The ability of marrow-derived osteoprogenitor cells to promote repair of critical-size tibial gaps upon autologous transplantation on a hydroxyapatite ceramic (HAC) carrier was tested in a sheep model. Conditions for in vitro expansion of sheep bone marrow stromal cells (BMSC) were established and the osteogenic potential of the expanded cells was validated. Ectopic implantation of sheep BMSC in immunocompromised mice led to extensive bone formation. When used to repair tibial gaps in sheep, cell-loaded implants (n = 2) conducted a far more extensive bone formation than did cell-free HAC cylinders (n = 2) over a 2-month period. In cell-loaded implants, bone formation was found to occur both within the internal macropore space and around the HAC cylinder while in control cell-free implants, bone formation was limited mostly to the outer surface and was not observed in most of the inner pores. As tested in an indentation assay, the stiffness of the complex HAC-bone material was found to be higher in cell-loaded implants compared to controls. Our pilot study on a limited number of large-sized animals suggests that the use of autologous BMSC in conjunction with HAC-based carriers results in faster bone repair compared to HAC alone. Potentially this combination could be used clinically in the treatment of extensive long bone defects.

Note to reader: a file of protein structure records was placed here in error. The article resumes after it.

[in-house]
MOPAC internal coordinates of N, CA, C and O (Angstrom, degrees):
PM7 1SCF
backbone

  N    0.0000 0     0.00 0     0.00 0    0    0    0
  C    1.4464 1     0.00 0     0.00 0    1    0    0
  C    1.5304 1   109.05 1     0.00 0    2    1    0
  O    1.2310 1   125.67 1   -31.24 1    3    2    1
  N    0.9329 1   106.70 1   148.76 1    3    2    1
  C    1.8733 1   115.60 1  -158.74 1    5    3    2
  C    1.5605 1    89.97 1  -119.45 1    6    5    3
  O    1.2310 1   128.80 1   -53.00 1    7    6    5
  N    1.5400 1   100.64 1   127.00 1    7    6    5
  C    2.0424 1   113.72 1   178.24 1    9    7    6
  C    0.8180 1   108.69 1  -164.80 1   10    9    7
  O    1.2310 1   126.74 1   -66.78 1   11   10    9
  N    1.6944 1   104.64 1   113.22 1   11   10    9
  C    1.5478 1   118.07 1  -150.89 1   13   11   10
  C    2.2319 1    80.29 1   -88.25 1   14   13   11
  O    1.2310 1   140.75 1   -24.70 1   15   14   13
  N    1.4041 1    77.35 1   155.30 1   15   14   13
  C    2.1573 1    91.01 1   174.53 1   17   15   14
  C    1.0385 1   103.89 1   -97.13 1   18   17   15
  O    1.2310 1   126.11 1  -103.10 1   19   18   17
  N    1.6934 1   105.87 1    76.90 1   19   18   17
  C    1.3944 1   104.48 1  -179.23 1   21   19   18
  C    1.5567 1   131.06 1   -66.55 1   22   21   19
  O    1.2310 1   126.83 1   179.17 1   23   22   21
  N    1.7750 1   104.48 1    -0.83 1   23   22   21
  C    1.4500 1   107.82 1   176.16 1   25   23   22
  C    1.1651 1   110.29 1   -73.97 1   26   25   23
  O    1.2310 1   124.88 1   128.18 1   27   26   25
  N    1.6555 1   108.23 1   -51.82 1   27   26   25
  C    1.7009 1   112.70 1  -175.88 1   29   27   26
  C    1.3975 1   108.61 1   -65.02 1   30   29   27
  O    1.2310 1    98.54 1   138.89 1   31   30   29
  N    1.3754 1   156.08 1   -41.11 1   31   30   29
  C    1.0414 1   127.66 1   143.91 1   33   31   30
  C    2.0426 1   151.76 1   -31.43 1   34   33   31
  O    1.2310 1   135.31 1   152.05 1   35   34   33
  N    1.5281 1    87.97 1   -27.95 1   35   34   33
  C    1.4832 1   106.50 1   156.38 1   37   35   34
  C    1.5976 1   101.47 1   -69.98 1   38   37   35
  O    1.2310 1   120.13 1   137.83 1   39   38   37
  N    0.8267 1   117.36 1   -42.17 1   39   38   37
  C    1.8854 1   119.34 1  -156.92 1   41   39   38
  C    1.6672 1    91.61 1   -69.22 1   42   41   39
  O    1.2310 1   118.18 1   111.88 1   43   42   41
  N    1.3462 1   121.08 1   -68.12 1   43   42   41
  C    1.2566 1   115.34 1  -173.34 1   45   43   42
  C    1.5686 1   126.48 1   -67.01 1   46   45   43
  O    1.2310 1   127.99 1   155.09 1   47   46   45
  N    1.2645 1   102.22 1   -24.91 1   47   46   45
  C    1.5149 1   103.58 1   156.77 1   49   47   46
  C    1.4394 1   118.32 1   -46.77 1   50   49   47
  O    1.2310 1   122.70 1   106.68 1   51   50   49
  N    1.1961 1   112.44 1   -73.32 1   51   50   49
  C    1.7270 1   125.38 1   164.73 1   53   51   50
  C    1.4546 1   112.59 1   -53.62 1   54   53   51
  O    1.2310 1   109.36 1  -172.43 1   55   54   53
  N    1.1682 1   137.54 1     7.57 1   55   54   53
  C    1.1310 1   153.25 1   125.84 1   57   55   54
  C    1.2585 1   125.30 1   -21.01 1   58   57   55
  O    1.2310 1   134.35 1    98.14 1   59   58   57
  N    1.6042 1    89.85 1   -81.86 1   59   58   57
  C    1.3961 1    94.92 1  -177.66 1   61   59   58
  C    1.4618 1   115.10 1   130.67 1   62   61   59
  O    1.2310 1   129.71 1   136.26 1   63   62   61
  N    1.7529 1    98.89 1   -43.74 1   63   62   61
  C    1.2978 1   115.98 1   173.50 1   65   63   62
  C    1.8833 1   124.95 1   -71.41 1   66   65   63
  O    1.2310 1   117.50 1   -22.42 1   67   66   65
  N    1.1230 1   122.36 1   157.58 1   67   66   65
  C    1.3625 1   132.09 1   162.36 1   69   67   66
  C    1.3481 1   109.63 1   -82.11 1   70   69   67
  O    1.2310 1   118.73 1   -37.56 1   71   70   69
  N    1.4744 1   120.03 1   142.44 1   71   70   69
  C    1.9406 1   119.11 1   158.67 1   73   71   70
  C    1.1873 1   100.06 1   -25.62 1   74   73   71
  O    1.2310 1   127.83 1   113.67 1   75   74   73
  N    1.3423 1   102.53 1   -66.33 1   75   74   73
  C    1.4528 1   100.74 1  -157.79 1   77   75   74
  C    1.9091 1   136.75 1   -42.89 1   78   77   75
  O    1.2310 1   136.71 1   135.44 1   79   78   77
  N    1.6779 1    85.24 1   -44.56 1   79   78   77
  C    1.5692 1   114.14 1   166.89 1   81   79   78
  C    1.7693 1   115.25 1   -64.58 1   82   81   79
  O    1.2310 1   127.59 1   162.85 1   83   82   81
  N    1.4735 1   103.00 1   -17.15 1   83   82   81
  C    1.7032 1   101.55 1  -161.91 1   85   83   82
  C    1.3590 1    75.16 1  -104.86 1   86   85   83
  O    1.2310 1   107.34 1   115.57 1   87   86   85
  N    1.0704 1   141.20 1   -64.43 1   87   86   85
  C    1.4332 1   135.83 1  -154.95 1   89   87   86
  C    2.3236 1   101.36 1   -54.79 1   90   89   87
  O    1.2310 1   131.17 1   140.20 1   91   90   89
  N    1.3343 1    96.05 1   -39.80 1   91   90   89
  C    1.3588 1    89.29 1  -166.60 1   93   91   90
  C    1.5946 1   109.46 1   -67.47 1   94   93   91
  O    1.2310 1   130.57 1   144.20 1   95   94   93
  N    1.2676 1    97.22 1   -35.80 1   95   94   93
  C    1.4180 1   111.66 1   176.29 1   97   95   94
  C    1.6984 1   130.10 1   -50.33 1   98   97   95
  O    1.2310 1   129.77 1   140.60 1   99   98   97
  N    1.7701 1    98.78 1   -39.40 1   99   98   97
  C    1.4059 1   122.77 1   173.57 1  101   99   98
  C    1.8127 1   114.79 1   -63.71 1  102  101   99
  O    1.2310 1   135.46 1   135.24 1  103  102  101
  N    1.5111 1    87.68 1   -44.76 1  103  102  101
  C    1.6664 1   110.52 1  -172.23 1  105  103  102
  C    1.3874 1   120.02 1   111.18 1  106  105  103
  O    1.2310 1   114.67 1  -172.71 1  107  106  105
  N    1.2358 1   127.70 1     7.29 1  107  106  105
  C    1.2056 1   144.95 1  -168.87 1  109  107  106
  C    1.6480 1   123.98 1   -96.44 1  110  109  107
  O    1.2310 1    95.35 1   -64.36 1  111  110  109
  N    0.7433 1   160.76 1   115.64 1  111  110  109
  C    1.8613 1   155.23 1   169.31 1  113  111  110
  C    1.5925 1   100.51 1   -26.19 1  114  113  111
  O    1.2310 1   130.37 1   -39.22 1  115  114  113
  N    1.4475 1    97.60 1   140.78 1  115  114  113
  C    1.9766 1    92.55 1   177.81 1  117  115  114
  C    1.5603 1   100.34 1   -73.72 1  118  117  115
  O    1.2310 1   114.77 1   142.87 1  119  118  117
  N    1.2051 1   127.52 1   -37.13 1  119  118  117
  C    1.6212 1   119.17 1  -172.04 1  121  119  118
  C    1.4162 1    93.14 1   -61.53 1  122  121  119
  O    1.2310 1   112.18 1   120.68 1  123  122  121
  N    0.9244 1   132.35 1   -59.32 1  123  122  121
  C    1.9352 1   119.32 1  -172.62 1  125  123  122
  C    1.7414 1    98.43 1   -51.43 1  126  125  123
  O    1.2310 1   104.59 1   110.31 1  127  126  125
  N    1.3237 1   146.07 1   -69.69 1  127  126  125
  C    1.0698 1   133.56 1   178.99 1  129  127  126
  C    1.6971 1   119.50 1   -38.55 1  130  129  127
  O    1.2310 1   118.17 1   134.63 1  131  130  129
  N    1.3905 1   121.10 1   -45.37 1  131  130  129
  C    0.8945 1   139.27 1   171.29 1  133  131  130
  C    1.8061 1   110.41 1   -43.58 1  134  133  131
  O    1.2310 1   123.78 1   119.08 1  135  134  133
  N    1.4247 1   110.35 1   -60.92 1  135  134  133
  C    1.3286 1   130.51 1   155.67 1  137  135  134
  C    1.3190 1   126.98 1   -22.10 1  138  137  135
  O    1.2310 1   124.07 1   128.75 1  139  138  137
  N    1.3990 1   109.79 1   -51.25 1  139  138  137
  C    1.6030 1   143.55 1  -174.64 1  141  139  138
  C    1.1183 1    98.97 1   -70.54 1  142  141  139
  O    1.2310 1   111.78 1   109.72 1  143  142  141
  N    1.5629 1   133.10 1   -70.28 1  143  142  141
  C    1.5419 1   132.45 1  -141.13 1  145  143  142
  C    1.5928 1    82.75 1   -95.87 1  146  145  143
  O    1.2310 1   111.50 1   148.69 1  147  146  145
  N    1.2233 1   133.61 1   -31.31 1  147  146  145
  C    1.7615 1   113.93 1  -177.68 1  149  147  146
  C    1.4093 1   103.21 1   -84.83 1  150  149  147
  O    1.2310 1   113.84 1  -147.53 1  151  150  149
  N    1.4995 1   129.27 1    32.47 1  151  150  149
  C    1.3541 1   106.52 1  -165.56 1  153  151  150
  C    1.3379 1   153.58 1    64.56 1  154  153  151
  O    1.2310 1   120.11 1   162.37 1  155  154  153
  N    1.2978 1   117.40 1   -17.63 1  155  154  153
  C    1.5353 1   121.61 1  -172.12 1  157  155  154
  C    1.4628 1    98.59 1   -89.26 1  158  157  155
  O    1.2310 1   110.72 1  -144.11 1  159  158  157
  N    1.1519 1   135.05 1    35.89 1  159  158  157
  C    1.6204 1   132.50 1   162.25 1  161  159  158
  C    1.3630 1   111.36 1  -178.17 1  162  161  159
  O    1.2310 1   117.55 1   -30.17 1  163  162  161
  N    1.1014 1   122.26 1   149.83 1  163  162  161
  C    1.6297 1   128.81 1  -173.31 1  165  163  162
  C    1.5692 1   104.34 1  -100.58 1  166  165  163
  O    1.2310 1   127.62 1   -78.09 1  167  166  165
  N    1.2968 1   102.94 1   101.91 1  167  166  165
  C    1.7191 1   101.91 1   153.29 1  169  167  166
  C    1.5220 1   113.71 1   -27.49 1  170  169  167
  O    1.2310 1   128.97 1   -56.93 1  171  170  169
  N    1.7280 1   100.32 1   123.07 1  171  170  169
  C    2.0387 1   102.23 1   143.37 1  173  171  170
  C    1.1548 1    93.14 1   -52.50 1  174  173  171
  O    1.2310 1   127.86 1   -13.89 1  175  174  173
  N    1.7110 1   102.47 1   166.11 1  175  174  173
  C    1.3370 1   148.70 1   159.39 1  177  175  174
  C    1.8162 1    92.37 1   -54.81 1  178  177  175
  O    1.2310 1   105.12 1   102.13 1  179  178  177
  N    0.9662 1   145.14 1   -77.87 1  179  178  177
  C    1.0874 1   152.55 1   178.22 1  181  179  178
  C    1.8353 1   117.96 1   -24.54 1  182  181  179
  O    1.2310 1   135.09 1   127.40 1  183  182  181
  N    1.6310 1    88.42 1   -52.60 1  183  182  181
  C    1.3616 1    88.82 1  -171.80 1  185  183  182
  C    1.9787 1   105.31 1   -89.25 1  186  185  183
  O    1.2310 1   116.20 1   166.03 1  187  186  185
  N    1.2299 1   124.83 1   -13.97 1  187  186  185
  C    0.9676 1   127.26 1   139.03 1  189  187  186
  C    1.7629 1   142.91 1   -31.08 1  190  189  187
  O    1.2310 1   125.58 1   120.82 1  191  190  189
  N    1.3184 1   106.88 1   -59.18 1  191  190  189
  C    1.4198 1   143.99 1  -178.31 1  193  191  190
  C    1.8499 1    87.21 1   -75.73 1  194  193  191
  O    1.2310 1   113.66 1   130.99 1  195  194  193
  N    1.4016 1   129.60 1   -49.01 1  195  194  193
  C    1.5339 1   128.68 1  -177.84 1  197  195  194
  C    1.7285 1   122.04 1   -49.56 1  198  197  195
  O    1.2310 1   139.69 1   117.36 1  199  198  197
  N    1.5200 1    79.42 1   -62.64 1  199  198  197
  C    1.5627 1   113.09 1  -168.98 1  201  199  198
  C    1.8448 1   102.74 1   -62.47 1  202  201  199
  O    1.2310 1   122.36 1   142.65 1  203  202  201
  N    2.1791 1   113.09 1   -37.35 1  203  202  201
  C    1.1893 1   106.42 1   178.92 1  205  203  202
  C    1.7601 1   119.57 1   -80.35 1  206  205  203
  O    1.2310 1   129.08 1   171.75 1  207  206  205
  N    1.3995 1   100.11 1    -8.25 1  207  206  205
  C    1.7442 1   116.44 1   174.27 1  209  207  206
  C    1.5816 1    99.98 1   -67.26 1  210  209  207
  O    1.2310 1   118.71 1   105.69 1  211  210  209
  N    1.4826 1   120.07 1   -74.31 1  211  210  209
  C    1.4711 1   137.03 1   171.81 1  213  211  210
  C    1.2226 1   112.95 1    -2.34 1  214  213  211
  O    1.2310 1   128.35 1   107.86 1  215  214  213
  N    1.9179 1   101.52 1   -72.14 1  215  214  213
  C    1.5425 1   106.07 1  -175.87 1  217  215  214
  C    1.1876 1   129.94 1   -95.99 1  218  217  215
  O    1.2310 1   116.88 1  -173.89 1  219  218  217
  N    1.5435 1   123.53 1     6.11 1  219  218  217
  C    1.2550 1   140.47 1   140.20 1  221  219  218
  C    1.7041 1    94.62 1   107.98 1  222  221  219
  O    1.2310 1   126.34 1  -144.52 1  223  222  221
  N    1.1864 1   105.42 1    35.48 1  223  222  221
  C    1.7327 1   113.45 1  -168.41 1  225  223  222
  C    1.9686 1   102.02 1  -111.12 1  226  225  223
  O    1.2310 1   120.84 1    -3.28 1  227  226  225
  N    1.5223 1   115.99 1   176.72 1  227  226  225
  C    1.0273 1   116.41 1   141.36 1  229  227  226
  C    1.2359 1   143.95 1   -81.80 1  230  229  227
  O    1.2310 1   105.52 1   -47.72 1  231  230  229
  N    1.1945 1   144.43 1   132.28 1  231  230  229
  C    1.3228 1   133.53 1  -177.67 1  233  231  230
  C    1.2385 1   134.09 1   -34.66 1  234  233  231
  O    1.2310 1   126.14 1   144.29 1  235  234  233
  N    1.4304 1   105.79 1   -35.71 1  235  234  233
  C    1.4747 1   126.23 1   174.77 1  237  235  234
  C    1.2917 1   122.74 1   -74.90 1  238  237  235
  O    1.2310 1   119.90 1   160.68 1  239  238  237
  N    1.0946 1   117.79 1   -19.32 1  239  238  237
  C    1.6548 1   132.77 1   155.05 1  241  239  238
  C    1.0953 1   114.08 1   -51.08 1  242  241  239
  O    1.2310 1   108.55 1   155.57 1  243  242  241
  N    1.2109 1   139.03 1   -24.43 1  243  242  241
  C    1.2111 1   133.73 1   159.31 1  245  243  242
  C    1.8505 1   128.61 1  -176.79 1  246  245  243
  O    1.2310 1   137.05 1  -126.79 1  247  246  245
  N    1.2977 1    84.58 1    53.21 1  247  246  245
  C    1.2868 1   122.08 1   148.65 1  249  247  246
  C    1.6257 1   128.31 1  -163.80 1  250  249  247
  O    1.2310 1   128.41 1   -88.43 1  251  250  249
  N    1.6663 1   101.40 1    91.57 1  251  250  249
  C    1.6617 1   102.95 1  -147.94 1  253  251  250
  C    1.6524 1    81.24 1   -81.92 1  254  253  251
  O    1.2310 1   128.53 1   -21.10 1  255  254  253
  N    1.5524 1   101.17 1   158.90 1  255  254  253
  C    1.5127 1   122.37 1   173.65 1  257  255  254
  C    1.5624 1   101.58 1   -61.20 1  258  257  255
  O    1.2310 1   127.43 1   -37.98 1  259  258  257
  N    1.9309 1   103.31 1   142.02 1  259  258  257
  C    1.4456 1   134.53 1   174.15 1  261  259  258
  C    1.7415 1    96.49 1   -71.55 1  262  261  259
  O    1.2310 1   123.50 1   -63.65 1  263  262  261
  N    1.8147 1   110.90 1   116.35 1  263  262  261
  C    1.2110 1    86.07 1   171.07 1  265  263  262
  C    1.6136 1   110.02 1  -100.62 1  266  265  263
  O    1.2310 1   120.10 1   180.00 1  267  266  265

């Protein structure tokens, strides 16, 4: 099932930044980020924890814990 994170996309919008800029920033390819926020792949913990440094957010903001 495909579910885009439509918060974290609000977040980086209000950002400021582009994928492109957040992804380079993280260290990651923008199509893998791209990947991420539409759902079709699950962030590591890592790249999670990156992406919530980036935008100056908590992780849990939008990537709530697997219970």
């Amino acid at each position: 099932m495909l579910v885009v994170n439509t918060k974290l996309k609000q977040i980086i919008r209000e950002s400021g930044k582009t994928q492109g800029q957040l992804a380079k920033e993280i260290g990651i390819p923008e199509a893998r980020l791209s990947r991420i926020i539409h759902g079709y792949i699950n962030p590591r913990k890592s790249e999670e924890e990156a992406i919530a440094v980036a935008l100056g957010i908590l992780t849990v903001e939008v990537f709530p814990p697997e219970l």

Autologous bone marrow stromal cells loaded onto porous hydroxyapatite ceramic accelerate bone repair in critical size defects of sheep long bones / Kon, E; Muraglia, A; Corsi, Alessandro; Bianco, Paolo; Marcacci, M; Martin, I; Boyde, A; Ruspantini, I; Chistolini, P; Rocca, M; Giardino, R; Cancedda, R; Quarto, R.. - In: JOURNAL OF BIOMEDICAL MATERIALS RESEARCH. - ISSN 0021-9304. - 49:(2000), pp. 328-337. [10.1002/(SICI)1097-4636(20000305)49:3<328::AID-JBM5>3.0.CO;2-Q]